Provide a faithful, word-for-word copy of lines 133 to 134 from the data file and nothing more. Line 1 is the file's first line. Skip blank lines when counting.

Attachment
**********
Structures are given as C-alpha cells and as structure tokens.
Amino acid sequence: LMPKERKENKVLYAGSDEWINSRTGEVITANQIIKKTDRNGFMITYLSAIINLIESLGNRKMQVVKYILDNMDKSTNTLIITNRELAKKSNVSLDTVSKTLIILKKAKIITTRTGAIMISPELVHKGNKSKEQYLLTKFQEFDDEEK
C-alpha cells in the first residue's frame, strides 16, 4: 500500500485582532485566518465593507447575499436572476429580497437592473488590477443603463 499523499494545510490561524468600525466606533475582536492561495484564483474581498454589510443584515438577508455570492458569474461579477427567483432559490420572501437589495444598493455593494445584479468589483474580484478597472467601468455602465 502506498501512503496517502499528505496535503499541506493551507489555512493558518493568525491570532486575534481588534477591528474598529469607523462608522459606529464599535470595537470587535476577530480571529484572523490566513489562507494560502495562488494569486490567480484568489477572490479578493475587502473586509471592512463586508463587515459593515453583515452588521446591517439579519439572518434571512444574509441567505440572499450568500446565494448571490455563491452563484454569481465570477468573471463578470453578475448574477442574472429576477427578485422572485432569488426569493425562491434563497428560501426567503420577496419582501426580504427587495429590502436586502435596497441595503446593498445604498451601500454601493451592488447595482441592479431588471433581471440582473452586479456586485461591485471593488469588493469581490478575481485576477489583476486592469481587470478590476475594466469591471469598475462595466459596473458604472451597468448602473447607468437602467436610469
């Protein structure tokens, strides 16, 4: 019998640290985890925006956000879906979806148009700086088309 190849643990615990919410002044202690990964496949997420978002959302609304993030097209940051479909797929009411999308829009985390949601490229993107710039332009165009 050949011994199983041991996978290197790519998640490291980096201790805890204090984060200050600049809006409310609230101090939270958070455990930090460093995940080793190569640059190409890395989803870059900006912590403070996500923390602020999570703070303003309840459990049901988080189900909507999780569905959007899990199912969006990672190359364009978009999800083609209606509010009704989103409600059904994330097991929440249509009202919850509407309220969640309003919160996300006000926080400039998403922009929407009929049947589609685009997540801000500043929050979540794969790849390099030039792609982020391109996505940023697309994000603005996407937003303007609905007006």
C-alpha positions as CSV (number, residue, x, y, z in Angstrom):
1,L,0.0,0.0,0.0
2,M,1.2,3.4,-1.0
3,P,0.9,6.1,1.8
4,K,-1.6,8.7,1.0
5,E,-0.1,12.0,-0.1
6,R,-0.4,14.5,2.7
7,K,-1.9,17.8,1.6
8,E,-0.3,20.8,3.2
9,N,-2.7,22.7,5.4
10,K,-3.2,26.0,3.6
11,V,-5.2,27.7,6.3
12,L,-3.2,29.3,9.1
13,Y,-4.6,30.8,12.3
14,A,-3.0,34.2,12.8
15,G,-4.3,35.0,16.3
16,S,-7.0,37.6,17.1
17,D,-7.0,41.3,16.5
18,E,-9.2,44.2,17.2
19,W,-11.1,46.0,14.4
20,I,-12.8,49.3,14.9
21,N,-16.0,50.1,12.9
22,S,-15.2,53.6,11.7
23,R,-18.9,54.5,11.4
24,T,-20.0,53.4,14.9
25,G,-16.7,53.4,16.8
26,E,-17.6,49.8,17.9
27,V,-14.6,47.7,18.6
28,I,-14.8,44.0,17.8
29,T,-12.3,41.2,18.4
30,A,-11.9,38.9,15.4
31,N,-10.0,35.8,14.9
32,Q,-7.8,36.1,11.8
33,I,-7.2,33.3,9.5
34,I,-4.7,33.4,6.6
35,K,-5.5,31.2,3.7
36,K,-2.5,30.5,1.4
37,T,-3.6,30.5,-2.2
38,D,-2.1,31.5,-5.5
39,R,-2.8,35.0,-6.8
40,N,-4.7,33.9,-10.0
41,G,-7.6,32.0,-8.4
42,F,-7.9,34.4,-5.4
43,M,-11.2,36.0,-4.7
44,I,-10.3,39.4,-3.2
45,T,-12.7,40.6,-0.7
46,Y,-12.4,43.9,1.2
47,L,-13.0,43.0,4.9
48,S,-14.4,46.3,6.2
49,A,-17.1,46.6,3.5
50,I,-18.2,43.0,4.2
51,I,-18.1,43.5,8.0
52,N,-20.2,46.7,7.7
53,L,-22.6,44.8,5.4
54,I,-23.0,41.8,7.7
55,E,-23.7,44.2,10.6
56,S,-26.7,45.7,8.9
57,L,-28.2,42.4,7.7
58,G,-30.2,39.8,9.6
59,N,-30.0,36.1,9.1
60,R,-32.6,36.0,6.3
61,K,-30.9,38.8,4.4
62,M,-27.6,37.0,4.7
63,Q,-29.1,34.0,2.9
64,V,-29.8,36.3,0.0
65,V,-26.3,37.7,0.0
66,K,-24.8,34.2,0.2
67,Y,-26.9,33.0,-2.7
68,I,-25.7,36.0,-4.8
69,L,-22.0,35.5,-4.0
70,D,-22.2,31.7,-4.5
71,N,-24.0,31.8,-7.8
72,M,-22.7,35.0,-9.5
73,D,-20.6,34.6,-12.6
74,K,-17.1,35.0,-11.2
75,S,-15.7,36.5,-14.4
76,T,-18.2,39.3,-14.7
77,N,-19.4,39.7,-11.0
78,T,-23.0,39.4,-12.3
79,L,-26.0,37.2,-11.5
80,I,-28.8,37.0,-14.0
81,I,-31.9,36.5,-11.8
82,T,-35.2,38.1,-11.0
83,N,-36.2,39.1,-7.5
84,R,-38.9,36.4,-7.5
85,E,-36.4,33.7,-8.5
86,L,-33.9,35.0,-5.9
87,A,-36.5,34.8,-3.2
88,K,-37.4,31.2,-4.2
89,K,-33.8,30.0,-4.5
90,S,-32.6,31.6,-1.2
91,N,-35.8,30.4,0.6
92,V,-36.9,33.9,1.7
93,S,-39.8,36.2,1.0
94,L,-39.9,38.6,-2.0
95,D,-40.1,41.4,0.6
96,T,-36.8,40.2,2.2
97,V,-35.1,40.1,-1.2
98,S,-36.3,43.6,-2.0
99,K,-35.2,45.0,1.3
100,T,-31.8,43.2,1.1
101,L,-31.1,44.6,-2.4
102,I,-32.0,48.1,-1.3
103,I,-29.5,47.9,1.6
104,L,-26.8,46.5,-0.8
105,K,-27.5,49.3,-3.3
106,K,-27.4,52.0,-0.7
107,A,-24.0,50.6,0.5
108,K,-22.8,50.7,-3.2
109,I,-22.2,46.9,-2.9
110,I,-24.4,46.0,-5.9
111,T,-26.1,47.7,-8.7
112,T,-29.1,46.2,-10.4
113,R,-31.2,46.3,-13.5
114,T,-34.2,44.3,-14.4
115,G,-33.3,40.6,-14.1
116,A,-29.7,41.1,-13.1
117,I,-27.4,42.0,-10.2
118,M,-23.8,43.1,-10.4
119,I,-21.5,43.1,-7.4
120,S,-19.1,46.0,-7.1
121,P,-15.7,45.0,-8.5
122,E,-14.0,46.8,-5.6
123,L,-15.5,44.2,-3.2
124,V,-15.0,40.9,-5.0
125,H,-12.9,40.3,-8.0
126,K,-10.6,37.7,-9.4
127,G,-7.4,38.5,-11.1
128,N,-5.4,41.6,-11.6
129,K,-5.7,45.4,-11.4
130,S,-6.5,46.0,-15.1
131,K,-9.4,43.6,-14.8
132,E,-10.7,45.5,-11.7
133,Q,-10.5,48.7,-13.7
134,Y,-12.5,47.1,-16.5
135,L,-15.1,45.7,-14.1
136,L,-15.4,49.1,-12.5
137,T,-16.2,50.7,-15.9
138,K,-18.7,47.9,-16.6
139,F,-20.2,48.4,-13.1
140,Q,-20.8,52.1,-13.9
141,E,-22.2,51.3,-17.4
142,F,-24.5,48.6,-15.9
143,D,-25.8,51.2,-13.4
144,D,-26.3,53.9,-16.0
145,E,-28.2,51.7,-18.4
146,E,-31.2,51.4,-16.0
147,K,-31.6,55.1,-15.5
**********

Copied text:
128,N,-5.4,41.6,-11.6
129,K,-5.7,45.4,-11.4